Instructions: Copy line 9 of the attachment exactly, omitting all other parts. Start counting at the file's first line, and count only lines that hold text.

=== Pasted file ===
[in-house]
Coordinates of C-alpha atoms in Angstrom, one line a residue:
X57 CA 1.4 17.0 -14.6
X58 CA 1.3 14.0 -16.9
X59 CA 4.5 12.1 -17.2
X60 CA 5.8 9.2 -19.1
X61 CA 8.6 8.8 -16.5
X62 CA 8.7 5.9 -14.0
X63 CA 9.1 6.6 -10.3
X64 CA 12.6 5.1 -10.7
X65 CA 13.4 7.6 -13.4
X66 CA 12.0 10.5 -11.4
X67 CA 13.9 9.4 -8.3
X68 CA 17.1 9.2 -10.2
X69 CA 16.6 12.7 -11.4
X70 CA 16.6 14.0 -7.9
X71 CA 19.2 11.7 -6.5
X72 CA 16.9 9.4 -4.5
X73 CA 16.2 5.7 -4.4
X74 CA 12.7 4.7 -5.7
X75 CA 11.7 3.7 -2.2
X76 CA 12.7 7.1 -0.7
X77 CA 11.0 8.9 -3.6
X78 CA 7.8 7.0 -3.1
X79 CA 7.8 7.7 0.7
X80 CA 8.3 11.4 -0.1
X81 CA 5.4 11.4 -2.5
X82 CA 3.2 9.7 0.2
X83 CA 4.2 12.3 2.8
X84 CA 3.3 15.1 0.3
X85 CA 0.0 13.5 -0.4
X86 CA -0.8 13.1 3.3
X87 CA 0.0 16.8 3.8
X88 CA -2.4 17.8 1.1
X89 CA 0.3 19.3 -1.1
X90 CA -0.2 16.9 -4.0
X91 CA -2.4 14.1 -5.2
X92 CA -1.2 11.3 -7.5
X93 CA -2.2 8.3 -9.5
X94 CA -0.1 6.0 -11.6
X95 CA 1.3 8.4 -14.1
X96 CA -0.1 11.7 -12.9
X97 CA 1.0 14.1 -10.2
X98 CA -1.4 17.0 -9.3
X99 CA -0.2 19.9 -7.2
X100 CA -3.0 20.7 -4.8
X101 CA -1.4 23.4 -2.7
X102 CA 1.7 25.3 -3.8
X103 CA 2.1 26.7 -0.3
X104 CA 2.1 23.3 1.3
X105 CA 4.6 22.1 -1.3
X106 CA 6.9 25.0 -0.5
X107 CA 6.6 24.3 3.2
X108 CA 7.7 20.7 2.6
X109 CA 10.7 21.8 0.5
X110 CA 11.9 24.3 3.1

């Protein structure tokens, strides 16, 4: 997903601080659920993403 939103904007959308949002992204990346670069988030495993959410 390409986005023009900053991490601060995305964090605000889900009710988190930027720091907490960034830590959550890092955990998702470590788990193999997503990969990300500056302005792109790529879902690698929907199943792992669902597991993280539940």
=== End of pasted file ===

X63 CA 9.1 6.6 -10.3